This could dramatically offset the carbon footprint from fossil fuel production, create competitive tariffs for power-intensive industries and manufacturing, and ensure abundant access to desalinated water, positively altering the prospects of the region. International banks, like Standard Chartered, have the ability to connect, provide know-how and support those economies to make tremendous progress toward the 2030 ambition and the SDGs.
In 2019, Saudi Arabia implemented a $28 billion renewable energy development programme. The programme offers loans for clean energy projects and the manufacturers of renewable energy components. Additionally, the Saudi Industrial Development Fund’s Mtujadeda was created to help the Kingdom move away from its dependence on oil, towards other diversified energy sources.
There are several other recent efforts in the UAE and the wider region that have sought to tackle the broad range of SDGs. Etihad Airways, the UAE’s national carrier, for example, took a €100 million loan to fund a project linked to the SDGs.
The movement towards renewable energy has also gained momentum in the Middle East and is an equally appealing area of focus for financial institutions. Solar energy has continued to grow in the region since Masdar inaugurated what was the world’s largest concentrated solar power (CSP) plant at the time – Shams Solar Power Plant – in 2013.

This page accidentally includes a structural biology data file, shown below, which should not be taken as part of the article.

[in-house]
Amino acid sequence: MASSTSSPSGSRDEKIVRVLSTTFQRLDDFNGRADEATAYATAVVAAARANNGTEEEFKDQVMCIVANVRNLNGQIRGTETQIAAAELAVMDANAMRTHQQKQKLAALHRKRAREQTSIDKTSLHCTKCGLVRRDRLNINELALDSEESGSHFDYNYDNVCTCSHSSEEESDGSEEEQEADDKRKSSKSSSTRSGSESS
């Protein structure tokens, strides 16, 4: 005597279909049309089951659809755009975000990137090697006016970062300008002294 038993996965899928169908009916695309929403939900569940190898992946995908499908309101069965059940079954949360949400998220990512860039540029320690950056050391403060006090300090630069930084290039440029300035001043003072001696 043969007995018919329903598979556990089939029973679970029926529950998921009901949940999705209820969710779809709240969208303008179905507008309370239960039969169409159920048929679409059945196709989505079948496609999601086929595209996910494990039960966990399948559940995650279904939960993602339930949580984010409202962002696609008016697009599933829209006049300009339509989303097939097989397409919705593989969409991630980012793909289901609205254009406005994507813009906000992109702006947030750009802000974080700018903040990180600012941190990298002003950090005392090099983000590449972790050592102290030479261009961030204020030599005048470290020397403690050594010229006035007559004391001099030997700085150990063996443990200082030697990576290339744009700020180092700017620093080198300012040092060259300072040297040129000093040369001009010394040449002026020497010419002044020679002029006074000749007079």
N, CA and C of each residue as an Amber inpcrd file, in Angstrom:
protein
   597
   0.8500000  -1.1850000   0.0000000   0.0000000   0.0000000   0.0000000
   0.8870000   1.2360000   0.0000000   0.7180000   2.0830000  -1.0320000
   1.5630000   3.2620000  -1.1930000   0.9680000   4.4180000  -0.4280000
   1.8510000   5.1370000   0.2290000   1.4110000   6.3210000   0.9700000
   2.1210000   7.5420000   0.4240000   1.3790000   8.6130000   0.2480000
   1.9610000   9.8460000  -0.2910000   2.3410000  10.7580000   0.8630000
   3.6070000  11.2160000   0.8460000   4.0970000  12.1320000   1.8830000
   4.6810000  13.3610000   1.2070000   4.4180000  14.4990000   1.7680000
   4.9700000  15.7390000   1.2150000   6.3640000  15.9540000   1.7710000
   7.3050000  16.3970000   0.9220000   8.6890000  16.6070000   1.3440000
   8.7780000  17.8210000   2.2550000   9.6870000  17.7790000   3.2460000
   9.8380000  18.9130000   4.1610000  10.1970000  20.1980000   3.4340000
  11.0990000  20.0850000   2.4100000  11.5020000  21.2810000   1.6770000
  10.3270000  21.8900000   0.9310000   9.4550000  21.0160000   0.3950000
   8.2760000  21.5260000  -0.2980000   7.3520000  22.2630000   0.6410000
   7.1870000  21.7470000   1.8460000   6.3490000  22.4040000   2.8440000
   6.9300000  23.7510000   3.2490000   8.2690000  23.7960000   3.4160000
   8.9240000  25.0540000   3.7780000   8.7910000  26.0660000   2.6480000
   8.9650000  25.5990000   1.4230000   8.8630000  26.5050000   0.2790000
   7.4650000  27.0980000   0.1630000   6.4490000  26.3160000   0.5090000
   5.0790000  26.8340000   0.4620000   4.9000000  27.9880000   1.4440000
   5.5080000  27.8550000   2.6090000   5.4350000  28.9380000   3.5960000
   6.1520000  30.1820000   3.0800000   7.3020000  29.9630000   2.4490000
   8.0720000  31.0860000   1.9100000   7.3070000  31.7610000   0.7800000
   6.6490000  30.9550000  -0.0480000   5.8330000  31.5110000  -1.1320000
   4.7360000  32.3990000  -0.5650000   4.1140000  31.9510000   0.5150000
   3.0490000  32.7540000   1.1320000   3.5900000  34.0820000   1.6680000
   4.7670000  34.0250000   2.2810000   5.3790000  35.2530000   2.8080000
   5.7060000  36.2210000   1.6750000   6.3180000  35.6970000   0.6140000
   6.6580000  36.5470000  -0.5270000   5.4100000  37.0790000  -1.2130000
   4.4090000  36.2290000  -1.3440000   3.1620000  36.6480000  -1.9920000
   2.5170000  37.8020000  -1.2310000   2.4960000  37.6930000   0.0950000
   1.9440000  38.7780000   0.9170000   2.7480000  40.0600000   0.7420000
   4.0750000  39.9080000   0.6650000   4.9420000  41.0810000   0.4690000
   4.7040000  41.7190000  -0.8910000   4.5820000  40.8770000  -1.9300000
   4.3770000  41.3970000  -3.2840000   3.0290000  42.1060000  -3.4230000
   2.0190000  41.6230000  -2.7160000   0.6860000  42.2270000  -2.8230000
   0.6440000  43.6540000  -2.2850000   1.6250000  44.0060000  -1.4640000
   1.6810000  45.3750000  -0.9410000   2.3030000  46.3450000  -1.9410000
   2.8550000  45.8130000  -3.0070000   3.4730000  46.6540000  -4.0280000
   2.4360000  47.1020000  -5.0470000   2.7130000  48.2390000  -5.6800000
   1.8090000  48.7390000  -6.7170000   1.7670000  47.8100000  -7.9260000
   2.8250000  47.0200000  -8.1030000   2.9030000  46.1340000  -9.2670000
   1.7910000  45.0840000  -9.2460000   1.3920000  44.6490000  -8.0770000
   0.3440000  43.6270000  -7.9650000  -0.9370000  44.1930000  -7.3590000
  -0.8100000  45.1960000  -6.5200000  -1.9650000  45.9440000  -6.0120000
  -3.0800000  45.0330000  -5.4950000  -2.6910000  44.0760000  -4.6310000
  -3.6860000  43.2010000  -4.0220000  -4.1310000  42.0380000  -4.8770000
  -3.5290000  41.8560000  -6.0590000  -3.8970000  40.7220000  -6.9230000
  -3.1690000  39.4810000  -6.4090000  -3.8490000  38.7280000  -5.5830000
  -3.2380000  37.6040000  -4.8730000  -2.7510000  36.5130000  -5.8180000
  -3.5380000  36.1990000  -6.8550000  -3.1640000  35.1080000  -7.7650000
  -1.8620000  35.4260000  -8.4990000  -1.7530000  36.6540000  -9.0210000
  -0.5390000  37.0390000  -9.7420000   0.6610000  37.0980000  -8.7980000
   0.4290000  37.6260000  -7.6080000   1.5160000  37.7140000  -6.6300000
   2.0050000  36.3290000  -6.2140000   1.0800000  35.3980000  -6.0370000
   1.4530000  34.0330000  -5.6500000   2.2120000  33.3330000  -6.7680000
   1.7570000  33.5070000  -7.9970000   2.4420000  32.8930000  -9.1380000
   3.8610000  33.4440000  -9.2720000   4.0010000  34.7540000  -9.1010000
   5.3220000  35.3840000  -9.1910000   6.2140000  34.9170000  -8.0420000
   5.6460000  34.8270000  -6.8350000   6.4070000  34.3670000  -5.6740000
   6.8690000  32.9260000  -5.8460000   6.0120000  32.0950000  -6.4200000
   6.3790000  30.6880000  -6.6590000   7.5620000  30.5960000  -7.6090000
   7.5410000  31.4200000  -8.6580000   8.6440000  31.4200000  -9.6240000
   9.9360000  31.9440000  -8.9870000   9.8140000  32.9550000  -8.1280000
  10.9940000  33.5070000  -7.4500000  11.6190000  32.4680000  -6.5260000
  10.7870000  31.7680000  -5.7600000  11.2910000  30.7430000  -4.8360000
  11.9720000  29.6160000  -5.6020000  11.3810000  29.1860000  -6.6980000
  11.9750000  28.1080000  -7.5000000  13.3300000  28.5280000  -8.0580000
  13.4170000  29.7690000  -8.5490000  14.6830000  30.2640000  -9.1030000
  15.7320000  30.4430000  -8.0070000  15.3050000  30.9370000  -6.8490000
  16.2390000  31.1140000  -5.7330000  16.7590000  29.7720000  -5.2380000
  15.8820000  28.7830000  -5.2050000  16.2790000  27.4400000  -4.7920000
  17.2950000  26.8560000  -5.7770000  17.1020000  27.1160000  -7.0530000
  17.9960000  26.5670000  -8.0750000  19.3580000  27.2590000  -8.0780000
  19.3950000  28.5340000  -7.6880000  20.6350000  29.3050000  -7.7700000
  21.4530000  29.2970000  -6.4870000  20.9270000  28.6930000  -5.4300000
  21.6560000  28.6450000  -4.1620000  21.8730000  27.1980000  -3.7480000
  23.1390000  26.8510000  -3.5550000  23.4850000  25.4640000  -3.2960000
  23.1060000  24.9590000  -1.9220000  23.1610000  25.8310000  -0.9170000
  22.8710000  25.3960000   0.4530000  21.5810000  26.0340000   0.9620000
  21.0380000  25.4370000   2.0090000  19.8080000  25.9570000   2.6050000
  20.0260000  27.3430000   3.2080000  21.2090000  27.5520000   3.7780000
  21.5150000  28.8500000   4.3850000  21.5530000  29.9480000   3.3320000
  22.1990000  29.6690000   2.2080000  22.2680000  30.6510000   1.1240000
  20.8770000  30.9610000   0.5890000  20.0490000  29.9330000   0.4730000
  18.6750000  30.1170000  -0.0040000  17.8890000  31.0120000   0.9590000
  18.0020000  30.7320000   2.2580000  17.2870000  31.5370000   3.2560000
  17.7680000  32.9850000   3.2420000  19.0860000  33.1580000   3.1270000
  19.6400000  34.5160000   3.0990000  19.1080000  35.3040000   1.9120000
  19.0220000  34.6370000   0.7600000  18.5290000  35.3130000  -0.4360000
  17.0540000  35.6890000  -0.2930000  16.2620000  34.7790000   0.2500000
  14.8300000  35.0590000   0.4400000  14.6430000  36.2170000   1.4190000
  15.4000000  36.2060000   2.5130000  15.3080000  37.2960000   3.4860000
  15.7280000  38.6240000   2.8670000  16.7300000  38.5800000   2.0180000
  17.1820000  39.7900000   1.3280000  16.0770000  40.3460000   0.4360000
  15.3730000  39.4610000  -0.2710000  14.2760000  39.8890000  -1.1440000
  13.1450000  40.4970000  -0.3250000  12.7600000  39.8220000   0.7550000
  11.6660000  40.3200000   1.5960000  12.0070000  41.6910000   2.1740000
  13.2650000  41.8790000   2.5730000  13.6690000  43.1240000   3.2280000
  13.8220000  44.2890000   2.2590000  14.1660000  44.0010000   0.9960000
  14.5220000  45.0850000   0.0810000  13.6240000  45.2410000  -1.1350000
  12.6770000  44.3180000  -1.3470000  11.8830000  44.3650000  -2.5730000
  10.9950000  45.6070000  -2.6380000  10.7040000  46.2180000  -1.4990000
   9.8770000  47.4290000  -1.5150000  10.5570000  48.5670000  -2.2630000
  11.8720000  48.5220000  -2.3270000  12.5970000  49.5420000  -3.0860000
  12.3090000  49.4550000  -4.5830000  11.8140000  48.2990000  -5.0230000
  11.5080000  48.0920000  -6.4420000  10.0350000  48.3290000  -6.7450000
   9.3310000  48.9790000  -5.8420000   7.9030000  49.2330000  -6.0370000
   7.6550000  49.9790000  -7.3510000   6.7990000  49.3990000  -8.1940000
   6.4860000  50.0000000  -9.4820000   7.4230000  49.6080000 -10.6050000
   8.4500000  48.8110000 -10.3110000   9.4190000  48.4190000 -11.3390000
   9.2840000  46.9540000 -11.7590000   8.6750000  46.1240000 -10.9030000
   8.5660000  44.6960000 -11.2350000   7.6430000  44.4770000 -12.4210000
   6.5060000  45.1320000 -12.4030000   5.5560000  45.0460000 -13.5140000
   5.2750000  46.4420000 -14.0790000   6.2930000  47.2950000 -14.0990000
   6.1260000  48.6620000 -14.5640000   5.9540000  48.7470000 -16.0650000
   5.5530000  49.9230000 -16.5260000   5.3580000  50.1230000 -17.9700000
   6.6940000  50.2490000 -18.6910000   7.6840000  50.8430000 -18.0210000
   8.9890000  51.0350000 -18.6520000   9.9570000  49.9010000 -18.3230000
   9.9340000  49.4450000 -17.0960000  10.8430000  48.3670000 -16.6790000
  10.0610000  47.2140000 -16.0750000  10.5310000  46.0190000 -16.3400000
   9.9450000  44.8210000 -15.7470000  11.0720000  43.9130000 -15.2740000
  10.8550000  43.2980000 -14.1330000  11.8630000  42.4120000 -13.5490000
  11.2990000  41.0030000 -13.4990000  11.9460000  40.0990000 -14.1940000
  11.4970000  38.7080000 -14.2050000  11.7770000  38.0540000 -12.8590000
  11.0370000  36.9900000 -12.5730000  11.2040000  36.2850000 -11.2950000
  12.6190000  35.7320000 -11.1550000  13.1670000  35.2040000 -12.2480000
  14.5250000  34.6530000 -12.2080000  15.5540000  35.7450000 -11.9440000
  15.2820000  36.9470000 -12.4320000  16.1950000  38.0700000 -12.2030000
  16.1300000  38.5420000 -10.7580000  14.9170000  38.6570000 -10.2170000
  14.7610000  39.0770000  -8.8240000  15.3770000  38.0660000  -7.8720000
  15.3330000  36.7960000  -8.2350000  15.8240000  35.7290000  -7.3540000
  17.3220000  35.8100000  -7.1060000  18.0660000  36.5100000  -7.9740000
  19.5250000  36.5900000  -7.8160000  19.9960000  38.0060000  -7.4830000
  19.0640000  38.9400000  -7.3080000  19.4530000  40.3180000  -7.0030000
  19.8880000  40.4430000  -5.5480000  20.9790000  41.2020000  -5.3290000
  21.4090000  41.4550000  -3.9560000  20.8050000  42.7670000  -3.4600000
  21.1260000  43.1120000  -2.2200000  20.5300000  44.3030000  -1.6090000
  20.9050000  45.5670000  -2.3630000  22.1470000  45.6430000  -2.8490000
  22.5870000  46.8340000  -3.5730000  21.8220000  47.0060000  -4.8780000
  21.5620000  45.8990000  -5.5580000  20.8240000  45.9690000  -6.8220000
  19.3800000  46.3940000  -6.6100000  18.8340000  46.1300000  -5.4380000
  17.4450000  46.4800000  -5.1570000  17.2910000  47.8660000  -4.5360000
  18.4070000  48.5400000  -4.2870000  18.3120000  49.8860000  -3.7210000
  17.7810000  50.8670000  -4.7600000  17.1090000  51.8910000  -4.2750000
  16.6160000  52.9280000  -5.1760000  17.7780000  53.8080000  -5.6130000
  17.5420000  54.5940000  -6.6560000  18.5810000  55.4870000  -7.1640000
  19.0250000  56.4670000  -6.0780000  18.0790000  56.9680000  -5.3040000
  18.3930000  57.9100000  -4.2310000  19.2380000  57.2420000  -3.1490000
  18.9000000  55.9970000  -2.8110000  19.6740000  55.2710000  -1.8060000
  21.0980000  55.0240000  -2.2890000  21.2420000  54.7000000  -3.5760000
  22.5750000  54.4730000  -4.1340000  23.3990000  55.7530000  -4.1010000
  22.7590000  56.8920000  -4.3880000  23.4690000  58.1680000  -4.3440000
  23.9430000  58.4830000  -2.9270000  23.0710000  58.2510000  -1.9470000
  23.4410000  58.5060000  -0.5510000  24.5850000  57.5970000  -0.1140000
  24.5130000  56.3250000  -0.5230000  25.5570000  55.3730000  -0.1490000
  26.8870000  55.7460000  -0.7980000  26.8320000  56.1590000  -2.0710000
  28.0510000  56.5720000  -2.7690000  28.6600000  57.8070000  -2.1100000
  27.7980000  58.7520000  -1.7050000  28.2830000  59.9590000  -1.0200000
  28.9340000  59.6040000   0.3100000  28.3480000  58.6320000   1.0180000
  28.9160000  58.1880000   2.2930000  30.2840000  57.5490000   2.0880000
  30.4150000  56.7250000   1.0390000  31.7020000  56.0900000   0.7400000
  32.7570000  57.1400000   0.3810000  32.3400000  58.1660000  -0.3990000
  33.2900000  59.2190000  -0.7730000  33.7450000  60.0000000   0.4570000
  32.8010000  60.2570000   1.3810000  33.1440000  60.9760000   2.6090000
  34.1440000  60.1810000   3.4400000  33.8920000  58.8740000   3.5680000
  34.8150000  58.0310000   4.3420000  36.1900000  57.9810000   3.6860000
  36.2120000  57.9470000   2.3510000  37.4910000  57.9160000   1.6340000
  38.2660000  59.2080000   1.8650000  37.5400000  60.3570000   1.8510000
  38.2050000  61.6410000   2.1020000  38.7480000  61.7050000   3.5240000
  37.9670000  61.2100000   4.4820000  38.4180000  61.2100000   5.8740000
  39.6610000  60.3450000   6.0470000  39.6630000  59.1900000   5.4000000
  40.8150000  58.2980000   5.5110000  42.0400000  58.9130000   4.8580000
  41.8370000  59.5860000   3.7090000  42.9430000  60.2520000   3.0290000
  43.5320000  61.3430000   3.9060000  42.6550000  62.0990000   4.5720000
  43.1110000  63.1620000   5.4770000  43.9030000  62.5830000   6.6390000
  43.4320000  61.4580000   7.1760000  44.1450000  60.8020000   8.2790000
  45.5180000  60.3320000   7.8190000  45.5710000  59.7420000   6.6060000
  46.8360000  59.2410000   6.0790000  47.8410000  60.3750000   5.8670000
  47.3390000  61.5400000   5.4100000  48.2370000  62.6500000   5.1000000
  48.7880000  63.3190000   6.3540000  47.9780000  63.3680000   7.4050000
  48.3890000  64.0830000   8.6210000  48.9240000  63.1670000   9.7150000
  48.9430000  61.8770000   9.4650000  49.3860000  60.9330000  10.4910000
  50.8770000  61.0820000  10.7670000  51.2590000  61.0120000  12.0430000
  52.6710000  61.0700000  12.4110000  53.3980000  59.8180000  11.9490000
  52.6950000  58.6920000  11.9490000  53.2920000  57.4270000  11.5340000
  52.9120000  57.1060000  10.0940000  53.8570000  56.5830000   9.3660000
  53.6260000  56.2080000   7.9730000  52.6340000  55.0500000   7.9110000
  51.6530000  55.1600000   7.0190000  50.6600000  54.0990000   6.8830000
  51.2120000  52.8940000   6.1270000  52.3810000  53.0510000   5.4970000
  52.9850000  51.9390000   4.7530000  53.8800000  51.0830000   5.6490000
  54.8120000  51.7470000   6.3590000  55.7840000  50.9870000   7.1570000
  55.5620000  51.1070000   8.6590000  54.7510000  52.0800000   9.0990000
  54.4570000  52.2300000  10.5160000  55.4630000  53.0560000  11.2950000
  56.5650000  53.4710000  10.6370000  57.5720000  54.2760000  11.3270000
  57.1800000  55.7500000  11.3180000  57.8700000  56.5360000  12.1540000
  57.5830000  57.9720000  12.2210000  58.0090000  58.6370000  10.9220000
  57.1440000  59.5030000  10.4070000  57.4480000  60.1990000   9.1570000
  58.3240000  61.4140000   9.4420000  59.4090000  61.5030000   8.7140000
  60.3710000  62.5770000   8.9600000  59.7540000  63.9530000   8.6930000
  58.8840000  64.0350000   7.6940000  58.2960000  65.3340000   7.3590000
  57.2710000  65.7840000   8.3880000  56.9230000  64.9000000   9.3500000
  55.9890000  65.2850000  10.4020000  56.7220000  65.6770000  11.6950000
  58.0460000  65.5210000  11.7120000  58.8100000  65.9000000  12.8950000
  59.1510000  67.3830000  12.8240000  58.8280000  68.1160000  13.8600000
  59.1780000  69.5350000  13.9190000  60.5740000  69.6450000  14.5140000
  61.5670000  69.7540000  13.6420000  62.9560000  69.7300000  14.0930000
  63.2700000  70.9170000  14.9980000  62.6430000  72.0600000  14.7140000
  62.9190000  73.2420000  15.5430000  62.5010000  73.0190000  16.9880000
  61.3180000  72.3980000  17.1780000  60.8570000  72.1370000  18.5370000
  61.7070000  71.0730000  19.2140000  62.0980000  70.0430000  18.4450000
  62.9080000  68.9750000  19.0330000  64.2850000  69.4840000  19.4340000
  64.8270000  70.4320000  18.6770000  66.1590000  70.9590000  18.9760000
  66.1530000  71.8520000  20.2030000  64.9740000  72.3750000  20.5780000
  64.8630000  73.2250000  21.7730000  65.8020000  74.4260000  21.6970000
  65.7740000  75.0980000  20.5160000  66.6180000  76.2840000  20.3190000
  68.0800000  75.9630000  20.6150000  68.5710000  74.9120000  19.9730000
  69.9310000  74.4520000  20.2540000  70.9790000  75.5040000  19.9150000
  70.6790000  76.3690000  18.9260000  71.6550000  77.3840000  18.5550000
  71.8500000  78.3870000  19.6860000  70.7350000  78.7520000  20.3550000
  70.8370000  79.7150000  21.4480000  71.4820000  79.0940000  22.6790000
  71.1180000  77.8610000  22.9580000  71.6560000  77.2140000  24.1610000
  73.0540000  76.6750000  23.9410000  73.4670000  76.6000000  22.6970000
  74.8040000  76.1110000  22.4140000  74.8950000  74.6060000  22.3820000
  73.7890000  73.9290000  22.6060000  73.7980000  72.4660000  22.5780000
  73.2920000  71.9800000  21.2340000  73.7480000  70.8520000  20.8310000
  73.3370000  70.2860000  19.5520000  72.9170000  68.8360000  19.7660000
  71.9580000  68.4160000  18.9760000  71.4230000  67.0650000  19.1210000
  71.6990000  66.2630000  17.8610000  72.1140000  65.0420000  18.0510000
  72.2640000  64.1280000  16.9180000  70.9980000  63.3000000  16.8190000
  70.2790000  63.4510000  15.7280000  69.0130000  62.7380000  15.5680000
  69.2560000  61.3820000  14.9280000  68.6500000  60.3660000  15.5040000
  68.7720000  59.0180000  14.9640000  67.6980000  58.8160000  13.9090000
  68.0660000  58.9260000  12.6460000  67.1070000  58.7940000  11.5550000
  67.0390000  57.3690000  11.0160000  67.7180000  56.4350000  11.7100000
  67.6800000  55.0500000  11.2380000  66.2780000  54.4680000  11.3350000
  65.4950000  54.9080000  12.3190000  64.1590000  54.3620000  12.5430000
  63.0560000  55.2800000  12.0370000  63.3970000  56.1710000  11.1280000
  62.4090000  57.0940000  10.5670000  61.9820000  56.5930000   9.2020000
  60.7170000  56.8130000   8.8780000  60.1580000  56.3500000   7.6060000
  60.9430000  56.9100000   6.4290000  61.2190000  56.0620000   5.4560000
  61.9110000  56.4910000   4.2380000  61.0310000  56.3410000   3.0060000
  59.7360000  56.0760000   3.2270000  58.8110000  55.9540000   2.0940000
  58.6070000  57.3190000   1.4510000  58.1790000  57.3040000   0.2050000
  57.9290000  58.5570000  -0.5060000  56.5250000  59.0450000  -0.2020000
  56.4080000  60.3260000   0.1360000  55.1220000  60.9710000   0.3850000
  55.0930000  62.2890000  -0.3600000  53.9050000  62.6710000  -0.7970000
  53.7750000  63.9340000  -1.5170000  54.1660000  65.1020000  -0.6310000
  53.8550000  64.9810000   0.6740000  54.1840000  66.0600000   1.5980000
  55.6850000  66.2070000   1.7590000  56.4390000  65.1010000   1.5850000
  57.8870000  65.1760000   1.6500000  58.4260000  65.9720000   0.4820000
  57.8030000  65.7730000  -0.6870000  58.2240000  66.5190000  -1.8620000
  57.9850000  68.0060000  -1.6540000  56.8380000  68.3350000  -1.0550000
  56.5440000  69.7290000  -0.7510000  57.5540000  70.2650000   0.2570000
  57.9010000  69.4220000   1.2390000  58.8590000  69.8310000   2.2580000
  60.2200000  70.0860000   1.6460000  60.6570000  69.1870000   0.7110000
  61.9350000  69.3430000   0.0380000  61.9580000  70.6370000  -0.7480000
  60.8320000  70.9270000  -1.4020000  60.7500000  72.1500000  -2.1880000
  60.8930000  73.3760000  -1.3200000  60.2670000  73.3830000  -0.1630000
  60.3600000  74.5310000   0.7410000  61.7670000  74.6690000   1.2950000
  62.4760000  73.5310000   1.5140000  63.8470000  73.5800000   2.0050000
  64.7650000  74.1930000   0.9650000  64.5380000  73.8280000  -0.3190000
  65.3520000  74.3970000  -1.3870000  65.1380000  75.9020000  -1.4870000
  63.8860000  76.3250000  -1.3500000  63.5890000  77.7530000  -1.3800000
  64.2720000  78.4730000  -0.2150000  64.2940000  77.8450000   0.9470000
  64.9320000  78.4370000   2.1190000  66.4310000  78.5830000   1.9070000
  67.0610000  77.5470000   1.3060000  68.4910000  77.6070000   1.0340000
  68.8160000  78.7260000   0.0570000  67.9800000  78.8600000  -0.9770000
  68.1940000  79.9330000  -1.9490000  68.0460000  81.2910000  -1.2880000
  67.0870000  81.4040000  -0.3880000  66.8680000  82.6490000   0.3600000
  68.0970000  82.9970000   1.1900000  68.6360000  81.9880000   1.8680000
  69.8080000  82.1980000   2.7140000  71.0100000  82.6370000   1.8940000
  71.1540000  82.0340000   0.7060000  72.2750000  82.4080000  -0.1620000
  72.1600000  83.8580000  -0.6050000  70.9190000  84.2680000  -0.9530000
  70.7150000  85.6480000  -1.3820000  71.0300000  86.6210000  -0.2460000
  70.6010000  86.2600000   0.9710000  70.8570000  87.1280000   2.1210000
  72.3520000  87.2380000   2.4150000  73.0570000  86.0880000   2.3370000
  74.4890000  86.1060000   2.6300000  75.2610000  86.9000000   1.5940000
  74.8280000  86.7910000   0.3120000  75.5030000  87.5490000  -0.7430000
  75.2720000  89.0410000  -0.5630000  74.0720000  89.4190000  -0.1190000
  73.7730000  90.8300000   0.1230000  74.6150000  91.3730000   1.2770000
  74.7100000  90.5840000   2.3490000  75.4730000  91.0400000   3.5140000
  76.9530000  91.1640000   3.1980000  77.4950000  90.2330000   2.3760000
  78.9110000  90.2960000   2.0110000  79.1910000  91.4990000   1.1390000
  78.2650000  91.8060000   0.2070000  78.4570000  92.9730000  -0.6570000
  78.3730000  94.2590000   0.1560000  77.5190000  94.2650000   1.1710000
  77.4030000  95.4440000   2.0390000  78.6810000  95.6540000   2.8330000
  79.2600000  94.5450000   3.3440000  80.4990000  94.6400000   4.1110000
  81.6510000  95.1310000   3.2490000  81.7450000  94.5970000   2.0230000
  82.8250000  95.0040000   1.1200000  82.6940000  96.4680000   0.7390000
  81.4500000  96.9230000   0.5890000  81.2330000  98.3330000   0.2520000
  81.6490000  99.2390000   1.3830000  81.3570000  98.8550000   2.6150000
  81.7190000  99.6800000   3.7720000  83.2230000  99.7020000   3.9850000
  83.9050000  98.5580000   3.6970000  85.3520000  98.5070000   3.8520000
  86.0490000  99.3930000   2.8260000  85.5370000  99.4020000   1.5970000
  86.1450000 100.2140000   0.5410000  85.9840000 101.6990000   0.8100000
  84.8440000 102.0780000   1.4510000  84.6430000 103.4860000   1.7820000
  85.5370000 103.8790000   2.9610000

The plant, which remains one of the world’s biggest CSP projects, has paved the way for additional renewable energy capacity in the UAE, most notably with the recent development of the Mohammed bin Rashid Al Maktoum Solar Park in Dubai and the completion of the Noor Abu Dhabi solar power project. The country’s climate lends itself well to the technology and Islamic finance is a particularly useful mechanism for the UAE.
Jordan, a country that imports an estimated 97% of its energy requirements, has ambitious plans to switch 20% of its power consumption to green energy by 2020. With more than 300 days of sunshine each year, solar energy has fast become the focus of the state’s energy investments.
Government and corporate issuers in the region leave the Middle East well primed to take advantage of increasing opportunities provided by sustainable finance. Many entrants into the region’s markets have determined that their businesses lend themselves to sustainable development strategies. For example, real estate developers may seek to construct more energy and resource-efficient buildings, while transport and logistics corporates can take advantage of advances in renewable energy sources and more energy-efficient technologies.
Ultimately, the shift from “green” to “sustainable” finance is a catalyst for achieving the SDGs. Currently, there’s still a significant gap – a gap that financial institutions and government authorities together must work to address through the adoption of an entirely sustainable agenda.
Header Image Credit: Andreas NextVoyagePL/Unsplash
Republished with permission from World Economic Forum